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Opera Lively Review: Il Trittico by Puccini at Opera Carolina

January 19, 2014

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    January 19, 2014
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    Opera Carolina News

Opera Lively Review: Il Trittico by Puccini at Opera Carolina

Opera Carolina's courage as a regional company in staging a set of three operas with 38 singing roles, 27 chorus members, and 5 supernumeraries for a total of 70 performers on stage is remarkable. One must say that the effort paid off. The evening was largelly successful, in spite of a few quibbles.

It started relatively cold, with a Tabarro that seemed a bit pale and lacking some pizazz. Even Jill Gardner, who was the brightest star of the night, appeared somewhat uninvolved as Giorgetta, as if saving herself for the spectacular tour-de-force she delivered later on in the evening in the role of Sister Angelica. Dongwon Shin was unconvincing as Luigi and lacked chemistry with Jill, with a voice that sounded too thin and light for the role (or maybe he was just not having a good vocal night, which as we know happens to singers from time to time).

Chen-Ye Yuan as Michele was better, but the best singer in the first opera was Victor Ryan Robertson, who seemed to be into his character (Tinca) to a greater degree than his peers, displaying the most genuine and believable acting. The sets for Il Tabarro were nice but with a shortcoming; they utilized some columns and arcs that didn't look Parisian at all...but rather Italianate (unsurprisingly, since they were originally designed for the other two operas, which are set in Italy). Maybe a better solution would have been a more minimalistic approach, simply doing away with those arcs and columns, and keeping just the barge with the Notre Dame background. Maybe this is nitpicking, but the supertitles translator rendered the Italian word sgualdrina as 'unfaithful,' when 'whore' (which is what the word means) would have had more impact.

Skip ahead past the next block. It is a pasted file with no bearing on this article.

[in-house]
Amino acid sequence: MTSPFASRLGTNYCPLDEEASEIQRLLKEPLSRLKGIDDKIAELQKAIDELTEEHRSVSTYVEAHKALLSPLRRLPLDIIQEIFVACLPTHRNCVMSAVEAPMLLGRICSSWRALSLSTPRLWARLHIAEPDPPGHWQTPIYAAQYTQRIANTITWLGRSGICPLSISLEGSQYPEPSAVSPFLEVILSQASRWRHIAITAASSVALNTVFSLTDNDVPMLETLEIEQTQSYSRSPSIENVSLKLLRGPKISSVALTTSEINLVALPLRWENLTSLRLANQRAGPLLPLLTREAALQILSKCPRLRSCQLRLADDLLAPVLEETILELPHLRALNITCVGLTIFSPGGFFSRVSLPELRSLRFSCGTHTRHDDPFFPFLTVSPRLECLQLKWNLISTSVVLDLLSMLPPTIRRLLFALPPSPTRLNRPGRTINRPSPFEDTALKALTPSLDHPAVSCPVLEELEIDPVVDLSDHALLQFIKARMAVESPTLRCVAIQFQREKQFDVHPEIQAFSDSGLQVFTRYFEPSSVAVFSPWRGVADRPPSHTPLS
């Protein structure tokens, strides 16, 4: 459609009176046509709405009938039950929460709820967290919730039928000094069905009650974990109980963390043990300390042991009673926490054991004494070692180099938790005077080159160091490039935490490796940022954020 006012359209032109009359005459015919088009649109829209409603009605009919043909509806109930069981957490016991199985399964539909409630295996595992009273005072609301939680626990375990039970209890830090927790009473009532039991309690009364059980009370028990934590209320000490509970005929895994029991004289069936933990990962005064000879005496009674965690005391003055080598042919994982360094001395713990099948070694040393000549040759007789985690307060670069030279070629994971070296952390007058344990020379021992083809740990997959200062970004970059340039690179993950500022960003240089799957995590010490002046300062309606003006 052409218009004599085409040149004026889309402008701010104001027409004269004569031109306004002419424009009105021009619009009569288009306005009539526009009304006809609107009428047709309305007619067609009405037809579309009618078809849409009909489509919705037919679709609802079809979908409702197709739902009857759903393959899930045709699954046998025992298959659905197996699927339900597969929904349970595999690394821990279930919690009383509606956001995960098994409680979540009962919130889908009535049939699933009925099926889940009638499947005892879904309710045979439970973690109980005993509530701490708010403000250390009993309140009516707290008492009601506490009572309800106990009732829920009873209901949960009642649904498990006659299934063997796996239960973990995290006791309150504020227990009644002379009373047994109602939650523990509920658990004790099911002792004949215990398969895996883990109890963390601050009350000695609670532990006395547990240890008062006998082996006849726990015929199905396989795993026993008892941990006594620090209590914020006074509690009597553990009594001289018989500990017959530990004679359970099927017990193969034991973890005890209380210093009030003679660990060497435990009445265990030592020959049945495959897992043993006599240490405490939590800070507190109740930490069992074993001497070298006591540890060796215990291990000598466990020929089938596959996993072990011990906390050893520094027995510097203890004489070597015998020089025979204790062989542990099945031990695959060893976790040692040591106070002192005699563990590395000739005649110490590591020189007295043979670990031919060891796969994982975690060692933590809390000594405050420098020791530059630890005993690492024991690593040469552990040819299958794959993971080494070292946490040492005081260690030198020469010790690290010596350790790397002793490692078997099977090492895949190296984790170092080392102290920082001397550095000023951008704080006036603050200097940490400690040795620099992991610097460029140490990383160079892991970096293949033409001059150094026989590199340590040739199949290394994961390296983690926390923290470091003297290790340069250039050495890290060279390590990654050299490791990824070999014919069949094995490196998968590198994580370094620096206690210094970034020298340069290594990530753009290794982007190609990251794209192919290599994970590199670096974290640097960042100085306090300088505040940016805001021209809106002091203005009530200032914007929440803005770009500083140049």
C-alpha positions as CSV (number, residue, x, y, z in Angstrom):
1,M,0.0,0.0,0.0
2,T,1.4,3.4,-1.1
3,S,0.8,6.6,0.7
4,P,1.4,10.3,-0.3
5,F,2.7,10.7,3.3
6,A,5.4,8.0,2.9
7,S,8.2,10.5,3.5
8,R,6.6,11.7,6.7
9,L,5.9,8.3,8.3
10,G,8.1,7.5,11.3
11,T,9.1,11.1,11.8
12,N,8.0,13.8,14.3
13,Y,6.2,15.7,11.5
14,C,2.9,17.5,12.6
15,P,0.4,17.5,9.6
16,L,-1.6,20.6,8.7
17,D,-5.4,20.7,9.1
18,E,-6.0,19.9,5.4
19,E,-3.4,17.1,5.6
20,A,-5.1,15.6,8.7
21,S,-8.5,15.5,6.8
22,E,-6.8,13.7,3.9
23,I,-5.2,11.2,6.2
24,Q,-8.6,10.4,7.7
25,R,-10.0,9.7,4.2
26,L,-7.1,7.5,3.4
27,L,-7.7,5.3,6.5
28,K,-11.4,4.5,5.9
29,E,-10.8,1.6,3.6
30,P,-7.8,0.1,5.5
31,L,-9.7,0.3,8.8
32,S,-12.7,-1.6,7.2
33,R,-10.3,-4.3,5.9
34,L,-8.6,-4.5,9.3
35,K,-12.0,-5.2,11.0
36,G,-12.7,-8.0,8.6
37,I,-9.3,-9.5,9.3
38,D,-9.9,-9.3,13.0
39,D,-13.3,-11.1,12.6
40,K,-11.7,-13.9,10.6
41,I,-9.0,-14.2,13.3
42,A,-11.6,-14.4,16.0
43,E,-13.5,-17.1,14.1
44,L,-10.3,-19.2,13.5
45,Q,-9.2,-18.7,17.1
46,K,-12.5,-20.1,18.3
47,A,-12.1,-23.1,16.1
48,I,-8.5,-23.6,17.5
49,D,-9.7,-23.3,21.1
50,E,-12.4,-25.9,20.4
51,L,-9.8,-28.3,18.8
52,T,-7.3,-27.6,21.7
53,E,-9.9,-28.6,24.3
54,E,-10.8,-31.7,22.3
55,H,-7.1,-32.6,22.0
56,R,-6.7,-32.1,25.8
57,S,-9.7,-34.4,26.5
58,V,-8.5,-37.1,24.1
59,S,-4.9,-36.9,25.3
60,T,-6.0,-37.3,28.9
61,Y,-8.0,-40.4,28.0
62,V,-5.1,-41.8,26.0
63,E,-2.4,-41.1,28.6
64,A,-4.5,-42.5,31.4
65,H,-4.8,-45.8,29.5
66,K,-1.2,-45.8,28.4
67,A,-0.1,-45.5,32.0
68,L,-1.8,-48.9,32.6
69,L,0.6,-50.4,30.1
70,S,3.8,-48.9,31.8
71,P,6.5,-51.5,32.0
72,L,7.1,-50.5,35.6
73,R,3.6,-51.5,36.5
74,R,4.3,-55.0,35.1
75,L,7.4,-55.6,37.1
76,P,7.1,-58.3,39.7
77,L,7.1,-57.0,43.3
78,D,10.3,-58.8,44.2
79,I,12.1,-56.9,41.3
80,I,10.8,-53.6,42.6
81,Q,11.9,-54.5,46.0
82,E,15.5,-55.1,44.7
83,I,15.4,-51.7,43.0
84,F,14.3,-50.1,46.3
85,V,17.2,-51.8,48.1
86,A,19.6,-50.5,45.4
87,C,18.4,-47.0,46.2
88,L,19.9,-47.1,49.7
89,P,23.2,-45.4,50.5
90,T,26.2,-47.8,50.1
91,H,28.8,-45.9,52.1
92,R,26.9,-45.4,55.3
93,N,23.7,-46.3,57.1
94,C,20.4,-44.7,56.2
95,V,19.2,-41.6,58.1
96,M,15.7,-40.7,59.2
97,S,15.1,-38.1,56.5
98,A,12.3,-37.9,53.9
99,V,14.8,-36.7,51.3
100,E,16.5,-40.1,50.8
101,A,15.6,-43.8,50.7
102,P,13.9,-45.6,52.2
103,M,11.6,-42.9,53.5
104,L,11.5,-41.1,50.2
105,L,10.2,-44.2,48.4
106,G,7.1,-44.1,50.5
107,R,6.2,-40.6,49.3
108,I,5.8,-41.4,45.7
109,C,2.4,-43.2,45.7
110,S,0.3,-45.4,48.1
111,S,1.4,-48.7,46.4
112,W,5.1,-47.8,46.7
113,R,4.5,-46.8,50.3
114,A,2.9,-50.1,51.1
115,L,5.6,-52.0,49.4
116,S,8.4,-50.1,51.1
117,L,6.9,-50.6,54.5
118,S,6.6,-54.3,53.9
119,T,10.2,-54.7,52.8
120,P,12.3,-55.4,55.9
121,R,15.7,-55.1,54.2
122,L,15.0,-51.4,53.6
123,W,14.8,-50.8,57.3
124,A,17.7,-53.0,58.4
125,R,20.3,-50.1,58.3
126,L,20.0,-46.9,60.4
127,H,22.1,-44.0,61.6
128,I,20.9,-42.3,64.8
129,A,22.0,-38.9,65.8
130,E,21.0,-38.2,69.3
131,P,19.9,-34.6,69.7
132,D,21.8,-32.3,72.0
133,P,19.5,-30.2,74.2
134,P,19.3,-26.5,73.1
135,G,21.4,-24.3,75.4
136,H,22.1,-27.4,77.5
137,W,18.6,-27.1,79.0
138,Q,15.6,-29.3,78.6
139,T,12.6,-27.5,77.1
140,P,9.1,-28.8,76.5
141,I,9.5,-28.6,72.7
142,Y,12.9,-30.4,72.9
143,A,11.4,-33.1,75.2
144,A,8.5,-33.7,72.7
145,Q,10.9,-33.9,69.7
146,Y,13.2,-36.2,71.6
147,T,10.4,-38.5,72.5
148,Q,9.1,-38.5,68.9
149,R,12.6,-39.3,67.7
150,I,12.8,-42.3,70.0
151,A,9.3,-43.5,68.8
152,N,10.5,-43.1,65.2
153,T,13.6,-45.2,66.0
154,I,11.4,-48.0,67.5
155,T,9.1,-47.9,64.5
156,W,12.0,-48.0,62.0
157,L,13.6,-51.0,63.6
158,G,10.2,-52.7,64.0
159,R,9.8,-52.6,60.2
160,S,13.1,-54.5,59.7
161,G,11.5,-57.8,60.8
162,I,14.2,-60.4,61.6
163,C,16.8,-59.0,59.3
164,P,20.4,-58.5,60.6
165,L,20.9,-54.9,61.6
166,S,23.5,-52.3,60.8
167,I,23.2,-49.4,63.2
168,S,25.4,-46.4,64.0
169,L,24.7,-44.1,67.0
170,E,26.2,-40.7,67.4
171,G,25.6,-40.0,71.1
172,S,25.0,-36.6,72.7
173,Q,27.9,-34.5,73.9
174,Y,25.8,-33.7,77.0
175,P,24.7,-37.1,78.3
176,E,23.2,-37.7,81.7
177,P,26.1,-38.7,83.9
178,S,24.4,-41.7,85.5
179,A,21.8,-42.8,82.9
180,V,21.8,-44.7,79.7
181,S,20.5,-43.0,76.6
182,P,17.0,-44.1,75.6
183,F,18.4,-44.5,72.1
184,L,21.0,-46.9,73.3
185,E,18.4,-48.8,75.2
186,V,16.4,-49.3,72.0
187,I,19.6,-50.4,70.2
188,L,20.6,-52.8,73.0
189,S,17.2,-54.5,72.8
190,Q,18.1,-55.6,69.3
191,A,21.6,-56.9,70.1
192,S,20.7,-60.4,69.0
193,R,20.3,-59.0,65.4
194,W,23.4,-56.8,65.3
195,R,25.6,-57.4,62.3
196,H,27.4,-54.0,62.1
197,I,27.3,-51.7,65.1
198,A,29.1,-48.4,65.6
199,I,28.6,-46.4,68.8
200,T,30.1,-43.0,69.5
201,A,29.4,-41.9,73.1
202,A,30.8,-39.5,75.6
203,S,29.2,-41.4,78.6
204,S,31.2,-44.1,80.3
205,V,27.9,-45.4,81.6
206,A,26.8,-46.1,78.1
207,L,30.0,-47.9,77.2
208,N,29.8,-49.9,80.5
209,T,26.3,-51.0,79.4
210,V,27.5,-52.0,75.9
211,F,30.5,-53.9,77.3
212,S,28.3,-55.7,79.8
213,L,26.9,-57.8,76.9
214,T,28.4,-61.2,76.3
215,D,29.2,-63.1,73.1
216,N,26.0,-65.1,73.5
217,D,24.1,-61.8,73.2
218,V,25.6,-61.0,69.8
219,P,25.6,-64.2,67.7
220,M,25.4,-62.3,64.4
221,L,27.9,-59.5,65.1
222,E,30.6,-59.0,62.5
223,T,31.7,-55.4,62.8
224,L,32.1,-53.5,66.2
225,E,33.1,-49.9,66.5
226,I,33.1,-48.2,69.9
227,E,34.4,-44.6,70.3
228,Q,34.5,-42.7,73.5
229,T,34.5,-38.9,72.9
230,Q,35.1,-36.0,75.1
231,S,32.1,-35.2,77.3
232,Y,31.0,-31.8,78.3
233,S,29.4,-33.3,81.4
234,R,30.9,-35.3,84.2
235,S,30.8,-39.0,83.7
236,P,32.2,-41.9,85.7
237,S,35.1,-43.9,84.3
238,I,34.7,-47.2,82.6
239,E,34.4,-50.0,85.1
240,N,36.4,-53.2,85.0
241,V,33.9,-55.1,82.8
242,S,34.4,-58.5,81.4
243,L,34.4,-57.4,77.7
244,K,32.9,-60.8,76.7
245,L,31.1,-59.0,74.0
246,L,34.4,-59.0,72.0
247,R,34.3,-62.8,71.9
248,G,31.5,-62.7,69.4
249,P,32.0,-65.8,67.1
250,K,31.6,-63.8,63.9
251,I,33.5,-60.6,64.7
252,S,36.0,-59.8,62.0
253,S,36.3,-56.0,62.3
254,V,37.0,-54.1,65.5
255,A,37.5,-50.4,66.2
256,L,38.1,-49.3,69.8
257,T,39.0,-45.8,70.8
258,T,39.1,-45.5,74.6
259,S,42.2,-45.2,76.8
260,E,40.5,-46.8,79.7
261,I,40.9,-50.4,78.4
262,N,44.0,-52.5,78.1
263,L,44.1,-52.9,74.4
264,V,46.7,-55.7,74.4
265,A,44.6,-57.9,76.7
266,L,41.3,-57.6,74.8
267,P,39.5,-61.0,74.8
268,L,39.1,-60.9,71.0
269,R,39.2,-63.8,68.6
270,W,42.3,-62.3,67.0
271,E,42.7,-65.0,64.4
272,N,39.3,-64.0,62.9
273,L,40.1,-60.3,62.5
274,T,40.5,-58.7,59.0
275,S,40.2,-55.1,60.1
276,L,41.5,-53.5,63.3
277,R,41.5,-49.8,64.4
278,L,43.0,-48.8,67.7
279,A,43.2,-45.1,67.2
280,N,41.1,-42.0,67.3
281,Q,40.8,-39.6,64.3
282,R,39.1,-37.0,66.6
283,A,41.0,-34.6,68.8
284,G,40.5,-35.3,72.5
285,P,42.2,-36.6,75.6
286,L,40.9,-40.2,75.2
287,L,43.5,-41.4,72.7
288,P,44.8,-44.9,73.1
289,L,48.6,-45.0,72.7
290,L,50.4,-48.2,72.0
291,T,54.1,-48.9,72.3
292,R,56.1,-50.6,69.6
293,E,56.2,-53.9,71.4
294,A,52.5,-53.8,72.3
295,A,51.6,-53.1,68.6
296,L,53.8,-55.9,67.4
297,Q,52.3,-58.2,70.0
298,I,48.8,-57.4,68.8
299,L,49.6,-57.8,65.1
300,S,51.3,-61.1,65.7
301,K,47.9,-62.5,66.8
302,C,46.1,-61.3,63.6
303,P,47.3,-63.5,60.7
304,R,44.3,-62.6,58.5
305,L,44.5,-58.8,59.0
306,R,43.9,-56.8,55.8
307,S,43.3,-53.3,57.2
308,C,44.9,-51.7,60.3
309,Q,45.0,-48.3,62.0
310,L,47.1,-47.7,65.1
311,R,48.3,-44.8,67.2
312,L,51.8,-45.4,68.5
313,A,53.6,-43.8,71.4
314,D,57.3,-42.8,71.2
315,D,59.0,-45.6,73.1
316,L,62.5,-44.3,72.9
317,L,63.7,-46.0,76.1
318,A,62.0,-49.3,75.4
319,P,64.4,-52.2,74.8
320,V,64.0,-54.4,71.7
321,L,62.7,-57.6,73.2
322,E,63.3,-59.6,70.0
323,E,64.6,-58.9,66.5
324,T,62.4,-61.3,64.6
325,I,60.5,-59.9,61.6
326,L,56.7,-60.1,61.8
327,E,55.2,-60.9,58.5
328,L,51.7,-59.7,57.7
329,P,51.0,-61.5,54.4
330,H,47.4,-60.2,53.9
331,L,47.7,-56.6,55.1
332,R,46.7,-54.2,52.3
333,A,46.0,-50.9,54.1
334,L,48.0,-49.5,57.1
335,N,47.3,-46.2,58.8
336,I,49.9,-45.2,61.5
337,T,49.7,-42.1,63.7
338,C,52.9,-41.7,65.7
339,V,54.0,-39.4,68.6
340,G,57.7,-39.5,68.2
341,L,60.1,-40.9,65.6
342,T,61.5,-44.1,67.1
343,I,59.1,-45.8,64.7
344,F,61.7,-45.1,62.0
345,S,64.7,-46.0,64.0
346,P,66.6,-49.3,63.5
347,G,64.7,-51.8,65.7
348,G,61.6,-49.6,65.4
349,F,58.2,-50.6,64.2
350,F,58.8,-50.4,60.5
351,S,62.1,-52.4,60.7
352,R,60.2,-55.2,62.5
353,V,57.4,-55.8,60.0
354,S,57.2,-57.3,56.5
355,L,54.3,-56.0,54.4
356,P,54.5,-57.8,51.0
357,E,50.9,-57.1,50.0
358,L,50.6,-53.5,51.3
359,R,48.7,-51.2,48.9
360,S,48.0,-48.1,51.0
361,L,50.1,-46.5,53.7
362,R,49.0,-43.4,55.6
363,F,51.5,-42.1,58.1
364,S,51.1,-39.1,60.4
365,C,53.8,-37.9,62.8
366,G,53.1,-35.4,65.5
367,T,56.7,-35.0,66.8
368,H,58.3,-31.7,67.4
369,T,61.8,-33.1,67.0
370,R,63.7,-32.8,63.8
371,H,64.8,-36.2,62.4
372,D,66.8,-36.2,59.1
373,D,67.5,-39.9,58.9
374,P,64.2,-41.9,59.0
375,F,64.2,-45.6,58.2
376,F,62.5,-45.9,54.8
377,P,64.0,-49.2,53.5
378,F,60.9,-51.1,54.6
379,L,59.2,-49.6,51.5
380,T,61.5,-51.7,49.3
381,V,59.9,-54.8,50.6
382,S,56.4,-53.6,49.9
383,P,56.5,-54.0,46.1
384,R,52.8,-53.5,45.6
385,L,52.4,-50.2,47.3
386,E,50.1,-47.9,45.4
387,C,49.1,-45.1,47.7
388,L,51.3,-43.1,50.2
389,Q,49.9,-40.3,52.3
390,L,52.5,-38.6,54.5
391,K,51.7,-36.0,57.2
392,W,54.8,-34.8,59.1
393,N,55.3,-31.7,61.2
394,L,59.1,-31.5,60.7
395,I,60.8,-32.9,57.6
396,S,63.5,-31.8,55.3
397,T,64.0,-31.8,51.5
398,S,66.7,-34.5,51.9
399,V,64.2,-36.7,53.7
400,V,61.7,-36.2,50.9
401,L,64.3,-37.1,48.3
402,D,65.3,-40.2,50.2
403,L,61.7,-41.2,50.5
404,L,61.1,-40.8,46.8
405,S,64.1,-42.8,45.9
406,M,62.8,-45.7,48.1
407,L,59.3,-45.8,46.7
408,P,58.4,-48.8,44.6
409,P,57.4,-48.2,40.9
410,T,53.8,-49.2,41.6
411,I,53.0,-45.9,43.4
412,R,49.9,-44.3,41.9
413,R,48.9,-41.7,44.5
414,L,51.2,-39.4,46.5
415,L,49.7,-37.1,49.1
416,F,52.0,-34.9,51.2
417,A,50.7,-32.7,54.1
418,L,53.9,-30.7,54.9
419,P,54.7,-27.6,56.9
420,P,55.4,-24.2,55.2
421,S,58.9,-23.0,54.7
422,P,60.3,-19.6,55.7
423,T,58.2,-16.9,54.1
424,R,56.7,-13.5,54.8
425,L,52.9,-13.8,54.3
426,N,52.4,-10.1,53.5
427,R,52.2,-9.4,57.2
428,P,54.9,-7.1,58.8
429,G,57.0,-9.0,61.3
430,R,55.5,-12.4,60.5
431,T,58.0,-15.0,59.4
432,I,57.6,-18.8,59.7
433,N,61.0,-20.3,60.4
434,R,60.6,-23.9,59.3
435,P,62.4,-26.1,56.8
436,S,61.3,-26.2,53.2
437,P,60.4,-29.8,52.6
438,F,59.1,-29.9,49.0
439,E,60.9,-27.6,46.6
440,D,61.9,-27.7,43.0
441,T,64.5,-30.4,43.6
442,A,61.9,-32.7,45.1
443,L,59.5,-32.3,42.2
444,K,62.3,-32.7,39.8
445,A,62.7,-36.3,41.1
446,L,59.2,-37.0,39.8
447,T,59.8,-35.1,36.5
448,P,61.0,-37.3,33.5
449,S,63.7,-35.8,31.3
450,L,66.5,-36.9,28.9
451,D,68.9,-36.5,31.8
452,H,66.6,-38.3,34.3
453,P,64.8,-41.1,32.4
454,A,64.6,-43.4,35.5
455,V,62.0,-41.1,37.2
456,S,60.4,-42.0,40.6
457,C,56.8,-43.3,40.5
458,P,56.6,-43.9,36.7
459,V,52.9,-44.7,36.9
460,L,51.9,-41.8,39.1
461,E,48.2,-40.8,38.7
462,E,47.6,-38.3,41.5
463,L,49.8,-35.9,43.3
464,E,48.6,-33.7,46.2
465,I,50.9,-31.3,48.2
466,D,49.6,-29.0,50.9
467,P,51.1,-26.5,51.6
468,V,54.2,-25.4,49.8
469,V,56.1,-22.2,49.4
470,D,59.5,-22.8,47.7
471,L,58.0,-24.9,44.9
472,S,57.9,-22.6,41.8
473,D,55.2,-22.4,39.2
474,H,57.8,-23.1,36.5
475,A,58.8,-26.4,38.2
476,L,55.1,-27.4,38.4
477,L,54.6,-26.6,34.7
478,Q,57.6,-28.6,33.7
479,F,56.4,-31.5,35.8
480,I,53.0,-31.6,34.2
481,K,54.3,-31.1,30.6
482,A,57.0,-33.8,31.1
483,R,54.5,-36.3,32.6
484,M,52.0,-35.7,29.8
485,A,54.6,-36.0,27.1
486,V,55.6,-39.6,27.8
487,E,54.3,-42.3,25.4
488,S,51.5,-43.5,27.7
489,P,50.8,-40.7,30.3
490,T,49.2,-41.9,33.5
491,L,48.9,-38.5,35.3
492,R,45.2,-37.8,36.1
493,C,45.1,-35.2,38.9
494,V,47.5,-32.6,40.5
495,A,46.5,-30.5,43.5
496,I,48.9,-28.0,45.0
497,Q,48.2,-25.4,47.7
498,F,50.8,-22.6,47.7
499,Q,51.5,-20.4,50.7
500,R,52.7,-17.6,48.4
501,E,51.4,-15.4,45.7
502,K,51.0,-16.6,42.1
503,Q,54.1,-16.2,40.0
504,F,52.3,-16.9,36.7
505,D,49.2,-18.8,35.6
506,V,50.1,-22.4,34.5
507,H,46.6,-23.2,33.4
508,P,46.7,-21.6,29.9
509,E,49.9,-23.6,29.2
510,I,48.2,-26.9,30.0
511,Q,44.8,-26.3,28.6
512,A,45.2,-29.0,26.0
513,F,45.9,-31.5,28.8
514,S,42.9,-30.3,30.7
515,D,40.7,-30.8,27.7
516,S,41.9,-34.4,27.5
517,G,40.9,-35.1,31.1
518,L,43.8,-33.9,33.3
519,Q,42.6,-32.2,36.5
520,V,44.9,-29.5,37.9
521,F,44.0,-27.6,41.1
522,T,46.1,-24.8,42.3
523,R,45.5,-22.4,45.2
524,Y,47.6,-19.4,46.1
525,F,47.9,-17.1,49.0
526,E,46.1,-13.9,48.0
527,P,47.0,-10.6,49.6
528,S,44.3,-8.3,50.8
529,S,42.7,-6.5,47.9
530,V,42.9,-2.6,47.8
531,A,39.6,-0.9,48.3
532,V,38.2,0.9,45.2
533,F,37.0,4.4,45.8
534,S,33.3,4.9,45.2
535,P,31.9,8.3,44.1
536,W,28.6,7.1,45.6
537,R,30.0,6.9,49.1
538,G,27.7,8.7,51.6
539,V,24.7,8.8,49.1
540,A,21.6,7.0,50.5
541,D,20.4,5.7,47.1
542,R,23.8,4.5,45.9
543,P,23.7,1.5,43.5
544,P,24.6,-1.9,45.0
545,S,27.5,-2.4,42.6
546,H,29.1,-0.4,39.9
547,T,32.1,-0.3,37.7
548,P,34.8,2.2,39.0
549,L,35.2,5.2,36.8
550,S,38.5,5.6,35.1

The pit wasn't responsible for the lack of colors: maestro Meena as usual lead the fine Charlotte Symphony by memory, and beautifully rendered Puccini's intricate score for Il Tabarro with its rich tone painting. It was on the stage that things didn't seem to click, although they did improve in the second half of the opera, thanks to a well performed final scene between Jill and Chen-Ye Yuan. Still, applause was subdued.

Given that Il Tabarro is my favorite Trittico opera, by its end I was a bit apprehensive for the quality of the evening. I didn't need to be, because as soon as as the second opera rolled in, the stage caught fire. Jill Gardner was simply phenomenal as the tortured nun, both vocally and in her acting.

Her pungent and fierce performance and her purity of tone drew oohs and aahs from the audience, and some tears. Susan Nicely was just as good as La Principessa, and the confrontation scene between the two women was a thing of beauty, and the best I've seen for this opera. The scenery matched much better the place and time (OK, now those Italianate arcs and columns came in handy), and the final scene was wonderful: I had goosebumps when the central doors of the convent opened up to show a luminous live statue of the Virgin Mary, who opened her arms to let out Angelica's son.